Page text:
LEGALLY speaking

Opinion
Jan 2, 2009
LEGALLY speaking

IRS poised to raise revenue

The Internal Revenue Service (IRS) raised a record of $48.7 billion in revenue in fiscal year 2006—revenue generated from audits of individuals, small businesses and corporations.

There are about 115,000 IRS employees. This translates into a significant net profit to the government. There was a 7 percent increase that year in individual audits, and an 8 percent increase in small business audits. Most of the increased revenue pertains to taxpayers who under-reported income—the main area that seems to arise in audits.

The IRS plans on still increasing the number of audits, particularly on people who work for themselves. Last year, there was an increase of audits of taxpayers making $100,000 or more by 14 percent from the preceding year. The number of individual income tax returns audited reached a 10-year high in 2007. This comes as the IRS faces heavy pressure from Congress to raise additional revenue to help shrink the nation’s deficit. Also, the IRS has increased audits of taxpayers involved in partnerships and S corporations, as well as “abusive” tax shelters.

Most farmers, ranchers and horse breeders invariably have “day jobs” that constitute their main source of income. The ranch or farming activity usually incurs losses for a number of years, and these losses are used to offset taxable income. Of course, most people want to ultimately make a profit in their venture, but in the meantime, they are entitled to take tax deductions so long as the horse or other livestock or farming activity is operated “for profit,” that is, the taxpayer has the “intention” of making a profit despite the fact that there are losses.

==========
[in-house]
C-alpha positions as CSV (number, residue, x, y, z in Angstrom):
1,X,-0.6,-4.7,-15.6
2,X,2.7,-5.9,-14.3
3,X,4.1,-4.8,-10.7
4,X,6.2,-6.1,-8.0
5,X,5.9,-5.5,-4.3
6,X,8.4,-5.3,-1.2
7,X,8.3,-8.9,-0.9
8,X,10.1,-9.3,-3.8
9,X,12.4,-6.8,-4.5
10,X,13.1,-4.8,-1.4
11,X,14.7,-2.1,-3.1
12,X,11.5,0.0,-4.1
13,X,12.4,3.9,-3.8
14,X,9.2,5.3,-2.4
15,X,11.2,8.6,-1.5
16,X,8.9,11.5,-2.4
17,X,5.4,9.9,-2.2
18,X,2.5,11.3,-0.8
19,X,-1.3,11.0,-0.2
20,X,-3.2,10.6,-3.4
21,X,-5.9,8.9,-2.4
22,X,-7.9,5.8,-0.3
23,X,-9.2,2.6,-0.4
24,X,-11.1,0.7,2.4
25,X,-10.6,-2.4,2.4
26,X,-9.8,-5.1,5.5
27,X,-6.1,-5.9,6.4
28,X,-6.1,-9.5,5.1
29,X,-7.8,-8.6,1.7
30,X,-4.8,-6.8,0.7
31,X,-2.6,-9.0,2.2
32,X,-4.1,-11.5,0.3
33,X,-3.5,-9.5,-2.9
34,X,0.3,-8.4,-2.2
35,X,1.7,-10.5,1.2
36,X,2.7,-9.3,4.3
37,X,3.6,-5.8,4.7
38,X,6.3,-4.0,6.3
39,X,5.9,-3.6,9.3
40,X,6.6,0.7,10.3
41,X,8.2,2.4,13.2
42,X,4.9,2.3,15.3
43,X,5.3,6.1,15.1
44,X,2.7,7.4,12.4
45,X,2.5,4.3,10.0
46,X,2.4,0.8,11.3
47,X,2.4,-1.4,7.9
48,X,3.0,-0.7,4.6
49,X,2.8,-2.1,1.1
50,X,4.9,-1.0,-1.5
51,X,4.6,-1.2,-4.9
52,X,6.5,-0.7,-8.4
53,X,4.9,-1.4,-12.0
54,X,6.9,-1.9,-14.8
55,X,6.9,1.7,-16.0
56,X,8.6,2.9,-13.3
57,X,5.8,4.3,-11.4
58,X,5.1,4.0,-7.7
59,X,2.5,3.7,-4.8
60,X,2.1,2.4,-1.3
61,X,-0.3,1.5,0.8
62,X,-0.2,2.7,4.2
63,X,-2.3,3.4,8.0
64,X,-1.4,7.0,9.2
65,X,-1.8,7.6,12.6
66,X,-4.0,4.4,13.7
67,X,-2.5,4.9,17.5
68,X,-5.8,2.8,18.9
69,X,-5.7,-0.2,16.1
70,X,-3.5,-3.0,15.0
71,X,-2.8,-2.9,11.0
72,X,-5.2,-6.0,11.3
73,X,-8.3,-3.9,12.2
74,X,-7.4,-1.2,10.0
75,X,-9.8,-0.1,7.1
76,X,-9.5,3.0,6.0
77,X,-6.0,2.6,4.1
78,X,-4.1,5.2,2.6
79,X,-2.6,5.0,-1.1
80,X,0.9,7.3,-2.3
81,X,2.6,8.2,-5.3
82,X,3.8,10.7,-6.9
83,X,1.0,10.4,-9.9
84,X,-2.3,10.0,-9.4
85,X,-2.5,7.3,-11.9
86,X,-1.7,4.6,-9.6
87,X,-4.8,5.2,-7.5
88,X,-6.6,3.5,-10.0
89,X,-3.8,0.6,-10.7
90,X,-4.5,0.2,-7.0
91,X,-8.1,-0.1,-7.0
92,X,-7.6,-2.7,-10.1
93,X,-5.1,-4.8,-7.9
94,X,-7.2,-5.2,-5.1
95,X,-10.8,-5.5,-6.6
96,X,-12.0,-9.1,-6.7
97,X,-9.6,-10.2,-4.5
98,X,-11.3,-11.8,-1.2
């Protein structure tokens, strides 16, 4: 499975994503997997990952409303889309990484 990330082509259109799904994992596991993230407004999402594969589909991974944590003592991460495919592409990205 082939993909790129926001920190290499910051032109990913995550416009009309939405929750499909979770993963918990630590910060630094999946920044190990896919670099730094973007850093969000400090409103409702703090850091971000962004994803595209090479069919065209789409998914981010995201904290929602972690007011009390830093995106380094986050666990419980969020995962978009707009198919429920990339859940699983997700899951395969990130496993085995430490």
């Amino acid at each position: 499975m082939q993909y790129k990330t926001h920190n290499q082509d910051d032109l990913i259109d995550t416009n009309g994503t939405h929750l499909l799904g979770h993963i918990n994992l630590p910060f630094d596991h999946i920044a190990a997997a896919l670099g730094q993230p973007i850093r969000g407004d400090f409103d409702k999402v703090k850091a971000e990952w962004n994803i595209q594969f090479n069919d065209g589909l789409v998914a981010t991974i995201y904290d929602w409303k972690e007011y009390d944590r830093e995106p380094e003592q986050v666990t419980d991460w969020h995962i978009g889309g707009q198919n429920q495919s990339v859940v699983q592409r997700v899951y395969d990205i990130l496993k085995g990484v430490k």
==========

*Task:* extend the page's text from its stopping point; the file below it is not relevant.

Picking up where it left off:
A significant segment of audits will continue to be in the hobby loss area. It is interesting to note that a large proportion of audits are of physicians who operate cattle or horse farms on the side. For some reason, IRS seems to target that particular segment, perhaps because they tend to have high incomes and little time to manage a farm or ranch, and hey take large tax deductions.

It is not fair to generalize, but physicians seem to be targeted quite often. The only way to convince the IRS that your cattle or horse—or for that matter, any other farming venture— is operated as a business, not a hobby, is to have good documentary evidence. If you are audited, it is advisable NOT to attend the audit, but to have a qualified representative, such as an experienced accountant, interact with the revenue agent. In larger or more complex cases, you should hire a tax attorney, who will work together with the accountant.

Often, the IRS agent will illicit damaging information directly from the taxpayer, or the taxpayer will not provide solid enough answers to the questions raised. In most instances where the taxpayer represents himself, the IRS rules against him and denies the tax deductions.

That is why it is best to have a tax practitioner represent you. Tax collectors have been vilified since Biblical times.

Today’s revenue agents can be very nice people—but the fact remains that their job is to raise revenue, and the IRS has an institutional bias against taxpayers who claim to be operating a ranch, farm or horse activity “for profit” when there are no profits, but only write-offs.

Still, in a number of instances, I have been successful at the audit phase in convincing IRS that the taxpayer’s activity should withstand scrutiny, and the deductions were upheld. This occurs when the taxpayer contacts me early enough so that I can get a fresh start, and where there are some decent facts to work with. It often also entails “educating” the revenue agent as to the particular aspects of the cattle industry, horse industry, or other farming operations, and presenting appropriate legal points and authorities. For most any tax problem, there is a solution. — John Alan Cohan, Attorney at Law

[John Alan Cohan is a lawyer who has served the farming, livestock and horse industries since l98l. He serves clients in all 50 states, and can be reached by telephone at 3l0/278-0203 or by e-mail at JohnAlanCohan@ aol.com. Web site is www.JohnAlanCohan.com.]

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